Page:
This is not a thick chili, but comes out more like a soup. 

  • 1 1/2lb chicken breast, trimmed of fat  (I used turkey tenderloins)
  • 15oz corn, drained  (I used 12oz frozen)
  • 15oz black beans, drained and rinsed well
    photo from
  • 15oz petite diced tomatoes, drained  (I used 14.5 oz fire roasted)
  • 1C yellow onion, chopped
  • 1C green red bell pepper
  • 1 jalapeño, diced
  • 3 cloves garlic, minced
  • 2 tsp salt
  • 1 tsp ground black pepper
  • 1/8 - 1/4 tsp red pepper flakes, optional
  • 1 1/2 tsp chili powder
  • 1/4 tsp cayenne pepper
  • 2 1/2 - 3C chicken broth
  • Monterey Jack cheese, shredded
  • Tortilla chips
  • Sour cream
  1. To the bowl of a 5-6 quart slow cooker, add raw chicken breasts, beans, vegetables, spices and chicken broth. Cook on high for 4 hours or low for 8. Remove chicken breasts to shred, then return to slow cooker.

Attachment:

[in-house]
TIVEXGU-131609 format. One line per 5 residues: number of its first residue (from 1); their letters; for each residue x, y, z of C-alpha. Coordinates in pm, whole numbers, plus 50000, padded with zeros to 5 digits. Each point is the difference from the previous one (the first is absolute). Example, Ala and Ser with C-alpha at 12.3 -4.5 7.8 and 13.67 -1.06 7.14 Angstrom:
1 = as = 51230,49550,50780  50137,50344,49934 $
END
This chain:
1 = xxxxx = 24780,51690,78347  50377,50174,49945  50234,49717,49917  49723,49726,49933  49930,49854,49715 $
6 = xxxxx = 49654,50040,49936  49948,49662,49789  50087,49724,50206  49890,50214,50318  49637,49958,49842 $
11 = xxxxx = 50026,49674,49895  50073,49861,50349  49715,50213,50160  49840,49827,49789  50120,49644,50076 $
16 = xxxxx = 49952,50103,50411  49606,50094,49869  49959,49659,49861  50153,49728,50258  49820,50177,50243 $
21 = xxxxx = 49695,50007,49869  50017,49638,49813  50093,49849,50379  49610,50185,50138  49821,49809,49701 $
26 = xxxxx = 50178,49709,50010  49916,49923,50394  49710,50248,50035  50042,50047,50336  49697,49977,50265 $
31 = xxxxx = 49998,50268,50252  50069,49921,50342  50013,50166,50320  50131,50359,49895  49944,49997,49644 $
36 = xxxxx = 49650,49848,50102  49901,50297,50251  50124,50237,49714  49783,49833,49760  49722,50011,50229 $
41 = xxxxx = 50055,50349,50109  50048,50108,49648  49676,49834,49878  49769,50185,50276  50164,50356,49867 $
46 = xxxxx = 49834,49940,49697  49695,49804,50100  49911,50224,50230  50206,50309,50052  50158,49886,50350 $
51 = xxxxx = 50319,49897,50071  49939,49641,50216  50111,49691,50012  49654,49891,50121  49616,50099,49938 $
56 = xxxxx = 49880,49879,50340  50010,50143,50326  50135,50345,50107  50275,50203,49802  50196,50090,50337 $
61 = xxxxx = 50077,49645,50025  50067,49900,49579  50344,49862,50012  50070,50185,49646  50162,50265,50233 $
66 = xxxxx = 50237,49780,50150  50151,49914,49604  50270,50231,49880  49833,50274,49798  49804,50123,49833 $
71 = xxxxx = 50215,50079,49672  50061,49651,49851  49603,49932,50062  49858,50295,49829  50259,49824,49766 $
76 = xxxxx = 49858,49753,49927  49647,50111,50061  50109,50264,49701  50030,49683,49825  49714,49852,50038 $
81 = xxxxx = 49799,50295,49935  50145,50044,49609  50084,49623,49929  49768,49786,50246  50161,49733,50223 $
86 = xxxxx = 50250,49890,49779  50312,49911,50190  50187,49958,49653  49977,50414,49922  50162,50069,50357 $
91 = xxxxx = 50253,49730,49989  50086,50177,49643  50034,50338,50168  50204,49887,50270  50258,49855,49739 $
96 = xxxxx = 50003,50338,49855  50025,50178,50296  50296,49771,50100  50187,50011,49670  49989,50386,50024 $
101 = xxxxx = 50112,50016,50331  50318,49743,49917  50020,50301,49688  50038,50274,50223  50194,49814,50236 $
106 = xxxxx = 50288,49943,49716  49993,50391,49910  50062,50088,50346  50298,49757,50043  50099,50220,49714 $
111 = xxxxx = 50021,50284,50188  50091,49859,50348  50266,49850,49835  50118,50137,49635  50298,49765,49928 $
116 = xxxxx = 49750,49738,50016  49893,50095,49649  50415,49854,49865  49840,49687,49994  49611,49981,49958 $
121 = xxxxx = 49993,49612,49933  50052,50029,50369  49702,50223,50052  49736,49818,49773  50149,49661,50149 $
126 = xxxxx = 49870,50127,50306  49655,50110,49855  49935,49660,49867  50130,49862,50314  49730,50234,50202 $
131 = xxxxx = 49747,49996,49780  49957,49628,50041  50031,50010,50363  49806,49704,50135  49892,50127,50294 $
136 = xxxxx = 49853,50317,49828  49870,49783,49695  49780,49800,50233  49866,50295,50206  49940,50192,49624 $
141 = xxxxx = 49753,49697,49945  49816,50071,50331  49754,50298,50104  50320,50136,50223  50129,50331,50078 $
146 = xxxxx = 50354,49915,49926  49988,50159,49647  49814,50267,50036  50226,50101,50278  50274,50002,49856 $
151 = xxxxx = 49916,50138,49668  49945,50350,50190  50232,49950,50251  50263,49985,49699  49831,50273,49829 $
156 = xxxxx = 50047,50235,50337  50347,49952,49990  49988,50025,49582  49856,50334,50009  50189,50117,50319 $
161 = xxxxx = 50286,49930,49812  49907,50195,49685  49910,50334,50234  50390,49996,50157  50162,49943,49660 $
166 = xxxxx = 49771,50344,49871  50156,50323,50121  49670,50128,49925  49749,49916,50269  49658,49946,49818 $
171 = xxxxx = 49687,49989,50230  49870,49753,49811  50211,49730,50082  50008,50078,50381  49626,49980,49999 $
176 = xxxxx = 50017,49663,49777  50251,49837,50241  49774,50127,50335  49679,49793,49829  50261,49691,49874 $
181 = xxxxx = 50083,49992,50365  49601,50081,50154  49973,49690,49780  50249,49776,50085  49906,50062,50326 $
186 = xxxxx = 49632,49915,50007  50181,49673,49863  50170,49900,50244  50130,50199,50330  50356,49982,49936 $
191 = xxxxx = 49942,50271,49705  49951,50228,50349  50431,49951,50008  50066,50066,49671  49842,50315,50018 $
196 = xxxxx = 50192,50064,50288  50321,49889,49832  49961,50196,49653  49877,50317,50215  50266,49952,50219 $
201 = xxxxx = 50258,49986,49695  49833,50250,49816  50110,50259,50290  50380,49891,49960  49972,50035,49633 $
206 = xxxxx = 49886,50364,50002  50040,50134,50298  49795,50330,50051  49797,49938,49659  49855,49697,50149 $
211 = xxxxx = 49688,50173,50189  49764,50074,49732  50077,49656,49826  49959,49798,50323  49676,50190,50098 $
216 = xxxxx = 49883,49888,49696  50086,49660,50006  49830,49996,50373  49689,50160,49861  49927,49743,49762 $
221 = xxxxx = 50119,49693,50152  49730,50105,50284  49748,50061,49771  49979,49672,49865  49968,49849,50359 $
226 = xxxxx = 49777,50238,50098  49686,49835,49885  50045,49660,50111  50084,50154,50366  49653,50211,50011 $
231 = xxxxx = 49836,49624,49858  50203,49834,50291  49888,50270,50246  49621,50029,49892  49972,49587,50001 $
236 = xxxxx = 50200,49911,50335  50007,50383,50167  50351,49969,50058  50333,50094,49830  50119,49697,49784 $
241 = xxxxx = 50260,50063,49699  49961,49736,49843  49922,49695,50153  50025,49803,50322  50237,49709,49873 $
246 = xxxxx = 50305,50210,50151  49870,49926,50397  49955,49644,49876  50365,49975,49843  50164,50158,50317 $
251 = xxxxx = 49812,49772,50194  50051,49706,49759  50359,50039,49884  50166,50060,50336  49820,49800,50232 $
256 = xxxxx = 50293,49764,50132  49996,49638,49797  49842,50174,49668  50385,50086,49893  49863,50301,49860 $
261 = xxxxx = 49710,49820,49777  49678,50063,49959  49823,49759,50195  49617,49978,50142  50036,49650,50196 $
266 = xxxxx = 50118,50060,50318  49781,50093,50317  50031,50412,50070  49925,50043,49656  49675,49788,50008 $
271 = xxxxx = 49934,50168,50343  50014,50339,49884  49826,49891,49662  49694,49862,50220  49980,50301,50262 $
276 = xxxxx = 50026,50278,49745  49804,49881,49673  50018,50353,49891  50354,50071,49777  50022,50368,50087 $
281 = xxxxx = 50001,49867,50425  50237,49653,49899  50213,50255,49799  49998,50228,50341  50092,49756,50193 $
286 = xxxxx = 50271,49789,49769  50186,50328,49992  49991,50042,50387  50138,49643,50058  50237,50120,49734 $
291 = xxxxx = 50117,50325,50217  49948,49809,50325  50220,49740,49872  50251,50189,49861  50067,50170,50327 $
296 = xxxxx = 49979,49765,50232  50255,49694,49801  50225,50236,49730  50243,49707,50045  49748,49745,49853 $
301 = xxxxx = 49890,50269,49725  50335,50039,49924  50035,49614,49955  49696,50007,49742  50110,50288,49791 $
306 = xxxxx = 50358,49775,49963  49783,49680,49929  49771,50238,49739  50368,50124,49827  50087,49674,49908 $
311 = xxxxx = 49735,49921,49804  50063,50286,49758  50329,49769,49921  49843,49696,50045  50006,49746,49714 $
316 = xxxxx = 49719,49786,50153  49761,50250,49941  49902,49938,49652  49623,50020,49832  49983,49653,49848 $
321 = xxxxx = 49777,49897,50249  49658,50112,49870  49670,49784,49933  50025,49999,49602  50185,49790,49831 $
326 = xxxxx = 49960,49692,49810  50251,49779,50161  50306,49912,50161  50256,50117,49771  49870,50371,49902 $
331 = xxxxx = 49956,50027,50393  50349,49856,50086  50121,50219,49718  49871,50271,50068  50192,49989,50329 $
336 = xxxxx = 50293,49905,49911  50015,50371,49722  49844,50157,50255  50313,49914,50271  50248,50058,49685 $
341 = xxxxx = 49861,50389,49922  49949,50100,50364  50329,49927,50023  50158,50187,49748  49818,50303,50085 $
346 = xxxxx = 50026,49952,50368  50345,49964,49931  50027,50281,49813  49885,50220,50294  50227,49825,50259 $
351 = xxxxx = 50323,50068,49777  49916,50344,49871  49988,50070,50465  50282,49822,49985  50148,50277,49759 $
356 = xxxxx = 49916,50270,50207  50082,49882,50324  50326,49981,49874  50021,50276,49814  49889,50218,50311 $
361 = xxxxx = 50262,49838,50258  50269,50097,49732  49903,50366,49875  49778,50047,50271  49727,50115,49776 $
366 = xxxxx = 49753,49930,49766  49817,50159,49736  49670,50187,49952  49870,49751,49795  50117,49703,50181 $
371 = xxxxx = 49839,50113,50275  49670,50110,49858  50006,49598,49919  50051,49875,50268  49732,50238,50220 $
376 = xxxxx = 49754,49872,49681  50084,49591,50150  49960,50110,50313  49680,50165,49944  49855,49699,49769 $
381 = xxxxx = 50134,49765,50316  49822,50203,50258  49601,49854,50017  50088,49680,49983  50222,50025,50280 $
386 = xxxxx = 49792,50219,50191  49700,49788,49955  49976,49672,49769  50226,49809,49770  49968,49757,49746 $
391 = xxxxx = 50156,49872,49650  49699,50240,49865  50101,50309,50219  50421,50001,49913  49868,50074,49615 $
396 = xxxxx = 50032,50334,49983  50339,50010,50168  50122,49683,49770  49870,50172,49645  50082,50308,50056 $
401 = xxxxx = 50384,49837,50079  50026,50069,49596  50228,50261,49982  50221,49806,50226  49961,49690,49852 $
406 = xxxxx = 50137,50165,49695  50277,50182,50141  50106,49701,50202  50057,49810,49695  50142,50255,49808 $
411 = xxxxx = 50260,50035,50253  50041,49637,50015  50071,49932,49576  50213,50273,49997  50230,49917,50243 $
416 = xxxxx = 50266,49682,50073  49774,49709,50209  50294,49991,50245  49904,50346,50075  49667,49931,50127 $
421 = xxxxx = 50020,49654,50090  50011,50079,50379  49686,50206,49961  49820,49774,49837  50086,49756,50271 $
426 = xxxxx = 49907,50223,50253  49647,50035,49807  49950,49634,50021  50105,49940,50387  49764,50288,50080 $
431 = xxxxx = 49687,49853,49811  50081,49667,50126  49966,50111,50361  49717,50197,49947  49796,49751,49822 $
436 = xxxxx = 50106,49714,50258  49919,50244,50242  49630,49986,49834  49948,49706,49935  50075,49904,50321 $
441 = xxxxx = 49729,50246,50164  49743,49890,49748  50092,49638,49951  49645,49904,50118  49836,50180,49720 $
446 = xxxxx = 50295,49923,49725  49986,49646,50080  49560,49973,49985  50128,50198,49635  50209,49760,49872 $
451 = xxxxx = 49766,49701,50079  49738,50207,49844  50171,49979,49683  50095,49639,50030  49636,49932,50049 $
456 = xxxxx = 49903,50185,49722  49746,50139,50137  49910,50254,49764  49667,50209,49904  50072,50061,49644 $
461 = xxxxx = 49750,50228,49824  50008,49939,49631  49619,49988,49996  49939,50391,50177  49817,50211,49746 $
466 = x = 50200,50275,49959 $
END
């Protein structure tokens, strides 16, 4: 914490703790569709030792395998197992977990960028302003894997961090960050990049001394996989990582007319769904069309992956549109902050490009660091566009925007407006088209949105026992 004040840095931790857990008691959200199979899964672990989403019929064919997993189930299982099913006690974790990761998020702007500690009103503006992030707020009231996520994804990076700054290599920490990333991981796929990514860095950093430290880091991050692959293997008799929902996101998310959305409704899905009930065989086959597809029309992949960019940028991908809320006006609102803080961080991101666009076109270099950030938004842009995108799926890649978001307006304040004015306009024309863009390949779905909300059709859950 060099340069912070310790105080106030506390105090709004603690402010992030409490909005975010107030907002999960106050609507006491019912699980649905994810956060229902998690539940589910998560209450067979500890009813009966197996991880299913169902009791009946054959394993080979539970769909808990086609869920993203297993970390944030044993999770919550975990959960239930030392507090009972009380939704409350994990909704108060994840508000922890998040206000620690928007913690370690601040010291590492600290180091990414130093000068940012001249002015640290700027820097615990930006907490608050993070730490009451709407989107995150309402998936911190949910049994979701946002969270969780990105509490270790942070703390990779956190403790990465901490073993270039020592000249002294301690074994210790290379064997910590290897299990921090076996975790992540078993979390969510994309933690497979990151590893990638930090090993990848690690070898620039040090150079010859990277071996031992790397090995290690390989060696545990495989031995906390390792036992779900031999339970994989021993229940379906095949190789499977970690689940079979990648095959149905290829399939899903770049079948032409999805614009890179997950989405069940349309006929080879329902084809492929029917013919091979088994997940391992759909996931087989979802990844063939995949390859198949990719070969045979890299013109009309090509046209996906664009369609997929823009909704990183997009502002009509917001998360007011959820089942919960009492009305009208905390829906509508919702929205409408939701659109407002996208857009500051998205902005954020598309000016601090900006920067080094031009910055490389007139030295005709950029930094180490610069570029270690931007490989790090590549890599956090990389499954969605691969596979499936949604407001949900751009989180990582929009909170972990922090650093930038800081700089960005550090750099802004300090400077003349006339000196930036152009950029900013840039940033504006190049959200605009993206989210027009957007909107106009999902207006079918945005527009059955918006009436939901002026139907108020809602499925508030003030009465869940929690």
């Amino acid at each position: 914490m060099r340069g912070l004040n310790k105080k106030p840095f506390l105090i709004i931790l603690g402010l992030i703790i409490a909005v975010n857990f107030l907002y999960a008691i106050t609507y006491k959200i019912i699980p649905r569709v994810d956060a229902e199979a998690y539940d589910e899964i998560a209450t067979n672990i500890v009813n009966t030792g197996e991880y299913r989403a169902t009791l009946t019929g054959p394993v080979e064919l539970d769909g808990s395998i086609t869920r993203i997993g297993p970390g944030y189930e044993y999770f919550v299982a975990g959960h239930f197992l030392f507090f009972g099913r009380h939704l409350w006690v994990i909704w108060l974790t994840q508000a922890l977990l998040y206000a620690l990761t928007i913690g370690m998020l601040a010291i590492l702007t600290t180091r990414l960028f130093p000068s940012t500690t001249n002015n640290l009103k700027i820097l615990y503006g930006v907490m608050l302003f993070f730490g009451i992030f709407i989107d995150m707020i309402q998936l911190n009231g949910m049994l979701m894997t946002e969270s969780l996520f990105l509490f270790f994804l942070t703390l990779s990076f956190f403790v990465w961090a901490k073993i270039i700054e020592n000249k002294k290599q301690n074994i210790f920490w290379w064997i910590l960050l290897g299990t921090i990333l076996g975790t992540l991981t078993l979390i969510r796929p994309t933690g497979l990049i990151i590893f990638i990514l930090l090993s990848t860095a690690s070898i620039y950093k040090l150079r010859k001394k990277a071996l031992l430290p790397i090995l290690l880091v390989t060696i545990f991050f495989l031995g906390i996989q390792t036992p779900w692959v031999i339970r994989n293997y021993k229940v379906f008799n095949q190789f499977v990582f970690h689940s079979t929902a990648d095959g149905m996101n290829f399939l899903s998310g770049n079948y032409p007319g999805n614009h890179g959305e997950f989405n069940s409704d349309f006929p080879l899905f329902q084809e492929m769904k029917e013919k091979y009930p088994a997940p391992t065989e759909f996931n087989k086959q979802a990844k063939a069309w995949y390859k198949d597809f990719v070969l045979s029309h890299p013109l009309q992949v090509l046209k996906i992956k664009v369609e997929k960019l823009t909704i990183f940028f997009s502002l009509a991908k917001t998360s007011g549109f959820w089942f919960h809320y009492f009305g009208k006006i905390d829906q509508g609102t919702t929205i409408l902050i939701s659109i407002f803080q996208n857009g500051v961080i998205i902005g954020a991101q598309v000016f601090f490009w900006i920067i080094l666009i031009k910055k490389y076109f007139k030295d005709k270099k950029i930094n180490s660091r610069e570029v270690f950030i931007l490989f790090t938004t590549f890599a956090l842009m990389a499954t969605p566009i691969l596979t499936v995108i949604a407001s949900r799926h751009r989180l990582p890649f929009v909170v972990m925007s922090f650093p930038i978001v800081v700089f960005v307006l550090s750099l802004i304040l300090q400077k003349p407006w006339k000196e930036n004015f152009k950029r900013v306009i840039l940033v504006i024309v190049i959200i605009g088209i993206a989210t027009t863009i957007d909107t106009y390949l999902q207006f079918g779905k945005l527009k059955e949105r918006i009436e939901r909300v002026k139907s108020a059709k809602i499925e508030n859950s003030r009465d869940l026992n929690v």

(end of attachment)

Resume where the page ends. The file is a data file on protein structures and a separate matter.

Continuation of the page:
2. Serve with shredded cheese, tortilla chips and optional sour cream.

Turkey Taco Quinoa Skillet (Spoonful of Flavor via Pinterest)  gluten free
This comes together very quickly, with time to wash cans, dishes, and counter tops while the dish simmers.  I had one small substitution - I had some leftover and frozen mild breakfast sausage so I used that instead of buying ground turkey.

This was delicious!   I served it over some spinach, but it could be served in soft or hard shell tacos, over lettuce of choice, or on it's own.  I think this will make enough for about three meals, or close to it.  

Photo from Spoonful of Flavor blog.
  • 1/2 pound lean ground turkey (I used leftover mild italian sausage)
  • 1/2 of a yellow onion, diced
  • 2 cloves of garlic, minced
  • 4 ounce can diced green chiles
  • 2 teaspoons chili powder
  • 1 teaspoon cumin
  • 3/4 teaspoon kosher salt
  • Black pepper to taste